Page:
I take your point that strictly speaking you didn't have to RNS. But there is a difference between what is legally permissible and what is good for corporate governance and good for management.
And so for the reasons you have stated, you saw fit to provide some of the acquisition details but withhold others, such as the purchase prices.
As a shareholder, I am left with the choice between trusting you that the deals are good ones, or upping sticks and selling my shares. Fortunately I know your excellent track record when it comes to acquisitions and the meticulous process your team follows in sifting potential candidates. So in your case I have no hesitation in trusting your judgement.
But I will say that there has been at least one occasion in the past with a larger plc, when my vote went the other way.

Best wishes, Ram

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Ramridge 8th Feb '18 51 of 52

In reply to post #311528

Re. Tracsis (LON:TRCS)

Good morning John

Your RNS this morning " Additional information regarding acquisitions" : a big thank you.

Best wishes, Ram

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John McArthur 8th Feb '18 52 of 52

In reply to post #312323

We aim to please! In future please don't hesitate to contact me directly.

Things withheld from an announcement are unlikely to be price sensitive (as otherwise they would need included) and therefore we can often share additional information directly with shareholders even if it is not disclosed via RNS.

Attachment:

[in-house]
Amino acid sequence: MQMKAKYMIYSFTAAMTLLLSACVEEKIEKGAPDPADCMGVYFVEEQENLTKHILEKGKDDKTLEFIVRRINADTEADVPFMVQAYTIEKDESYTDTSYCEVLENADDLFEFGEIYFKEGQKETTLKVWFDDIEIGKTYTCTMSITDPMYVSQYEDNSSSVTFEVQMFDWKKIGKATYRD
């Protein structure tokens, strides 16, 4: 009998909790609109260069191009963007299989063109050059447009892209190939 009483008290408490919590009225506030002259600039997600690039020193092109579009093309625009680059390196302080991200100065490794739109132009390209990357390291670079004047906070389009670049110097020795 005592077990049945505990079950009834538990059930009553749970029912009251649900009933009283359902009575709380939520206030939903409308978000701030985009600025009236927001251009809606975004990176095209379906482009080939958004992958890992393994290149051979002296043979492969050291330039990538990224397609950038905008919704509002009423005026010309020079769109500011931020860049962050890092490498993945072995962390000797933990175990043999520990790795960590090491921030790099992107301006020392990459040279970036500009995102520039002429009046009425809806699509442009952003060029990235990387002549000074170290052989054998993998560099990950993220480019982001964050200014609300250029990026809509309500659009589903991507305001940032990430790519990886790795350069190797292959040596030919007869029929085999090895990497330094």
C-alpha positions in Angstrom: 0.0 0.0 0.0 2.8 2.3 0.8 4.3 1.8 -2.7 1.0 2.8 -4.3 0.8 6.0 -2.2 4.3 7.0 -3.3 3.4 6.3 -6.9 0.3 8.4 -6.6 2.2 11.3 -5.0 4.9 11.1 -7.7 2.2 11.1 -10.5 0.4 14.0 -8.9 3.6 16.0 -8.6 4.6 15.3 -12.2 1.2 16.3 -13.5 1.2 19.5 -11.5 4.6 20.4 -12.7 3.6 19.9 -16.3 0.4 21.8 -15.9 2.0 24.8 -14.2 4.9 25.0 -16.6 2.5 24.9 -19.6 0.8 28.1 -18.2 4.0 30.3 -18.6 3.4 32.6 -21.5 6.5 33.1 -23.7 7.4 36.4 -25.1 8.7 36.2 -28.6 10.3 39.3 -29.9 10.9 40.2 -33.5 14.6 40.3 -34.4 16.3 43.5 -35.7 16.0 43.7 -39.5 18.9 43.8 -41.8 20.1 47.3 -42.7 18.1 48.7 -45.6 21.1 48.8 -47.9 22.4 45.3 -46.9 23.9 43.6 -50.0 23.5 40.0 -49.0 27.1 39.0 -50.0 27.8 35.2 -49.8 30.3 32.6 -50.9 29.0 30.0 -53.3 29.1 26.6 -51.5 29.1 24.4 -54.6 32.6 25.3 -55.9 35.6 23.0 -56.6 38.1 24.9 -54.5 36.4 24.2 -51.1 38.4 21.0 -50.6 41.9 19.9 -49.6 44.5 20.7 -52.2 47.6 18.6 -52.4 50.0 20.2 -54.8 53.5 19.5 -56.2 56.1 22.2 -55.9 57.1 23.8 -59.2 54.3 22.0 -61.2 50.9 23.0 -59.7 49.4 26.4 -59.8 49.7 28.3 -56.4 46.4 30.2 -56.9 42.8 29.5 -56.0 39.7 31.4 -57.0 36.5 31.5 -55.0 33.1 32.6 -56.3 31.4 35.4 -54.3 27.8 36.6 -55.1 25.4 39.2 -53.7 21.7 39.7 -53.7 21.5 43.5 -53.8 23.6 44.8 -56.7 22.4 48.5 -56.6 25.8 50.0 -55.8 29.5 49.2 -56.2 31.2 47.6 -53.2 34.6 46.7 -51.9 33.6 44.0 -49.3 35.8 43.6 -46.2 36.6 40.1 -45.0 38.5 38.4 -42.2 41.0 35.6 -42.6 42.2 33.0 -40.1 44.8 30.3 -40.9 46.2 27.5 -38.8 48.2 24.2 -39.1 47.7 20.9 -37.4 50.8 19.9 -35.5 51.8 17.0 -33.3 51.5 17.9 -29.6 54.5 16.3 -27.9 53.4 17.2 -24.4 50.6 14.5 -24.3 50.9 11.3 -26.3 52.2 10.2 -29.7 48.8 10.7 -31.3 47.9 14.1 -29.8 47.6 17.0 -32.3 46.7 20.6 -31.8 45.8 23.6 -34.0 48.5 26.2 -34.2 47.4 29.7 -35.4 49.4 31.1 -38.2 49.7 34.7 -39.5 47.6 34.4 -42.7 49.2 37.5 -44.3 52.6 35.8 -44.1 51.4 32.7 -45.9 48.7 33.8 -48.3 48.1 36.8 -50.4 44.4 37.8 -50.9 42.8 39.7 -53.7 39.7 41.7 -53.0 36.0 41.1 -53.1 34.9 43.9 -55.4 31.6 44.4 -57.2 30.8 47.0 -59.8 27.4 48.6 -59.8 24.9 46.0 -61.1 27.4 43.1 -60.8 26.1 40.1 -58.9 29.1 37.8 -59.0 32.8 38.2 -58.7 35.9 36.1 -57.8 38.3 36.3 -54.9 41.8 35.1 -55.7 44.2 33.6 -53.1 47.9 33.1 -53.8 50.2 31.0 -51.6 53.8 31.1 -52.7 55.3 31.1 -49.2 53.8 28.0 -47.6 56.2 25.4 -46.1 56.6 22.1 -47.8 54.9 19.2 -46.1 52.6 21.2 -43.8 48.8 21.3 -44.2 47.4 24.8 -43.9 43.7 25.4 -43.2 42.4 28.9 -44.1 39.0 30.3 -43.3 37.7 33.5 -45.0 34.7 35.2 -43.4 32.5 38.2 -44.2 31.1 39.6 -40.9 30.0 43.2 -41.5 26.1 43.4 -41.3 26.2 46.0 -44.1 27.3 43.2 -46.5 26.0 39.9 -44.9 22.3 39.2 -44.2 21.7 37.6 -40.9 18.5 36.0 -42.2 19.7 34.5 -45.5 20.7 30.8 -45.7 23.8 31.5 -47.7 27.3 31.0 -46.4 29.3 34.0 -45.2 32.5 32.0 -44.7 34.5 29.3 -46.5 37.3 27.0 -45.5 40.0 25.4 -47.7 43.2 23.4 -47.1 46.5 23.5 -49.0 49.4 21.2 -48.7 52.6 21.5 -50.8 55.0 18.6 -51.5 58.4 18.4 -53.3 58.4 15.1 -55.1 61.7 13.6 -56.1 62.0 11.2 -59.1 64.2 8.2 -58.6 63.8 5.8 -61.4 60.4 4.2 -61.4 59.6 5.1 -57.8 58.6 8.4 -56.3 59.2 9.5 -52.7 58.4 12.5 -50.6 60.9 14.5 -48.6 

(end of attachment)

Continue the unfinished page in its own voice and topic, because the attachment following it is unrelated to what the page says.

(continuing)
Hope this helps.

Best regards

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 Are LON:IGE's fundamentals sound as an investment? Find out More »

About Paul Scott

Paul Scott

I trained as an accountant with a Top 5 firm, but that was so boring that I spent too much time in the 1990s being a disco bunny, and busting moves on the dancefloor, and chilling out with mates back at either my house or theirs, and having a lot of fun!Then spent 8 years as FD for a ladieswear retail chain called "Pilot", leaving on great terms in 2002 - having been a key player in growing the business 10 fold. If the truth be told, I partied pretty hard at the weekends too, so bank reconciliations on Monday mornings were more luck than judgement!! But they were always correct.I got bored with that and decided to become a professional small caps investor in 2002. I made millions, but got too cocky, and lost the lot in 2008, due to excessive gearing. A miserable, wilderness period occurred from 2008-2012.Since then, the sun has begun to shine again! I am now utterly briliant again, and immerse myself in small caps, and am a walking encyclopedia on the subject. I love writing a daily report for on most weekday mornings, constantly researching daily results & trading updates for small caps. Cheese! more »